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Ask Penny

Please post your questions for this week in the comments section.

Penny will select the most liked/interesting questions and publish her response to these on this step by Wednesday of week 6.

Firstly, thank you very much for all your excellent questions and comments again this week, I hope you are enjoying the final week of the course, bringing together all of the scientific evidence we have looked at as the case has unfolded. There were some really interesting questions this week, and I also noticed some late questions that came in for the Week 3 ‘Ask Penny’ step so I picked a couple of those up as well.

Given that last week was looking at the analysis of illicit substances, most of the question related to drug analysis. Crawford Thomson asked about drug profiling and whether there is a central body that coordinates this, and Trevor Wood was interested in this as well. In the UK, forensic service providers all have their own drug testing labs and these will all have the capability to do drug profiling. However, drug profiling is not actually done very often as it is very costly, and usually the key issue is just to identify an unknown substance as being a specific controlled drug. This is done using presumptive testing and then confirmatory testing such as GC-MS (gas chromatography mass spectrometry) or TLC (thin layer chromatography). Drug profiling would involve more detailed chemical analysis to determine the components present in the substance in question and to estimate the amount of each component (e.g the drug, cutting agents, impurities). This can be useful in linking different batches of drugs together, and also in linking drugs to a production site/lab. For example, a sample of heroin might also contain diamorphine, paracetamol, and caffeine, and potentially also things like mannitol (a sugar) or anti-fungals. In terms of central coordinated databases of drugs, forensic providers maintain their own databases and regularly make this information available to police, documenting the different types and quantities of drugs found in a given time period. There are also some projects collecting data to monitor seizures of different types of drugs when recovered in relatively large quantities, and these can be used for intelligence purposes.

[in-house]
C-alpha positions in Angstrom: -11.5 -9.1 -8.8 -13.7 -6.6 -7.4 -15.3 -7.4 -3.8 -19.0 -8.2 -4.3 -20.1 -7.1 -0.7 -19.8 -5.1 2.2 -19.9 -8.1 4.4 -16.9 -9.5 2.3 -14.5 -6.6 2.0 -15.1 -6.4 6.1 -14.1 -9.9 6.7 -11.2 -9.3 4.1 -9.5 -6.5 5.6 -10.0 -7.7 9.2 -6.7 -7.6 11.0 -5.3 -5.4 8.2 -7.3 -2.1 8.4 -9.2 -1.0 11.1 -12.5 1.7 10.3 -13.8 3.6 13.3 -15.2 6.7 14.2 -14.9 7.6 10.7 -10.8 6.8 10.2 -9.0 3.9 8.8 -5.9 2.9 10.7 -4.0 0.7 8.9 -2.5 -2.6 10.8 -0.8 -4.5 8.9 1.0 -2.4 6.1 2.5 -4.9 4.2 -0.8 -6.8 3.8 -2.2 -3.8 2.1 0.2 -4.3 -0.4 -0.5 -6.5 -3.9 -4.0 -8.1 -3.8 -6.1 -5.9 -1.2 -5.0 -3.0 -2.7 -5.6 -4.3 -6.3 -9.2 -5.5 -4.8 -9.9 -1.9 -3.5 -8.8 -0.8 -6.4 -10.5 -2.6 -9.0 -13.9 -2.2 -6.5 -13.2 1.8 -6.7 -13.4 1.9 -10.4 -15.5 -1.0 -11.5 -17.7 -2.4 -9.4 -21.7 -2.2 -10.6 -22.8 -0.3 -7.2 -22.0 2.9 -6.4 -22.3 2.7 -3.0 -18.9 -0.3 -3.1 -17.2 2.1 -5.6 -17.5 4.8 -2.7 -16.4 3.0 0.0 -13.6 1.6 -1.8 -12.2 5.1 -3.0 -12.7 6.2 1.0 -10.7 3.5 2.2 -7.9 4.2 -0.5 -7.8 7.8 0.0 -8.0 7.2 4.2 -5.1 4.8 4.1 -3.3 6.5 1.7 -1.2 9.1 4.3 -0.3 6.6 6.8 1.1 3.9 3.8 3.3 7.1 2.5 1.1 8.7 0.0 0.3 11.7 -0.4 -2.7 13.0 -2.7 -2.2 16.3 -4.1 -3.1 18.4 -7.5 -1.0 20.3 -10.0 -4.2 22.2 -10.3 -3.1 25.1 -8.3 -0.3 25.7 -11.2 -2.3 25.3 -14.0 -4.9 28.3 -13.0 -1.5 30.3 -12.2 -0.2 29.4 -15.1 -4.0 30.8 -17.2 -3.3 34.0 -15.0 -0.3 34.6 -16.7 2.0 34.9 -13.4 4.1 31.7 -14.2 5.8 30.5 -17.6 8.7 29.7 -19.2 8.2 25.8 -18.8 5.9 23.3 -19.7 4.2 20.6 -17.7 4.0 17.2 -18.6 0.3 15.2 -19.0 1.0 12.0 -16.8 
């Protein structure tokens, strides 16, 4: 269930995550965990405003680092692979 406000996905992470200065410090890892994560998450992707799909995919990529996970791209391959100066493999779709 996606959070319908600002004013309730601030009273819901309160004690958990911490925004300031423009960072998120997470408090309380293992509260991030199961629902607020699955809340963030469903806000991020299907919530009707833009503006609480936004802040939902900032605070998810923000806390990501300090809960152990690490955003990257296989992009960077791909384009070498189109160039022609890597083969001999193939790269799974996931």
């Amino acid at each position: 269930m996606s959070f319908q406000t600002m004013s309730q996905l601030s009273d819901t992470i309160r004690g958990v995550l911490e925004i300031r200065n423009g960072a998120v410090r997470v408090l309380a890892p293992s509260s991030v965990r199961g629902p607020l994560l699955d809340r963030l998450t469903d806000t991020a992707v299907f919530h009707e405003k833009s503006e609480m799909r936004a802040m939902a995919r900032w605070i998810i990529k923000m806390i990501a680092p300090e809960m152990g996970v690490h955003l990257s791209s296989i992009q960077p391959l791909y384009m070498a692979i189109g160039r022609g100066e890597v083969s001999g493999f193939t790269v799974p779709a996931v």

Related to this, Peter Breeden asked whether the brand of a cutting agent such as baking powder or talcum powder could be identified to assist in linking batches of drugs together. The answer is that food/medical substances like baking/talcum powder are tightly regulated and have to meet very strict specifications, so the chemical structure of these types of substances would usually be the same regardless of manufacturer. Detailed chemical analysis of these types of cutting agents would therefore not provide additional useful intelligence information.

Maggie Owen asked how often it is possible to determine the origin laboratory of drugs seized and how long these types of drugs investigations take. The majority of drug testing done in forensic laboratories is not done to identify the origin lab, the majority of the work done by these labs is to identify what drug someone was in possession of. Linking to a source lab is therefore relatively rare, and the forensic analysis part of drugs investigation is often completed very quickly. However, if the chemical structures produced in different labs are different then they can be differentiated using chemical analysis and so this can be a very powerful method.

Francis Mitchell asked about the recording, documentation and record trail associated with suspected illegal substances recovered from crime scenes and the answer is that these types of samples are subject to exactly the same procedures for maintaining the chain of custody/continuity of evidence as any other evidence type and would therefore be treated in exactly the same way as any other evidence recovered from a crime scene.

Adrian Bradshaw asked whether it would be standard for the police/prosecution to request that the forensic laboratory test the purity of a drug. The answer is that it would depend on what type of case it is-if the police are only charging someone with possession of a drug then the purity would not be important and the forensic analysis would simply involve identifying the drug. However, if someone was being charged with supplying a drug, then the purity would be tested in order to estimate the street value of the sample seized, and this could influence a sentence or fine later on.

Daniel Kraus asked about how Fentanyl and Carfentanyl are dealt with in the UK. These are highly powerful opioids, may thousands of times stronger than diamorphine, and they are increasingly being found in heroin samples. A drugs analyst colleague tells me that due to the strength of these drugs, whereas police officers might normally carry out basic drug testing at a scene, if a sample is suspected of being/containing heroin they will now tend not to do any testing on the sample but send it straight to a forensic drug lab for analysis. This is to reduce the risk to the officers, by sending the sample to be tested in a forensic lab with antidote facilities, in case someone was to accidentally come into contact with the sample.

K S asked what the smallest quantity of a substance is that can be detected in drugs analysis and the answer is that most labs have very sensitive instrumentation that can detect substances at a few parts per million, if set up correctly. Even the instruments used at airports to detect drugs can detect substances at a few hundred parts per million.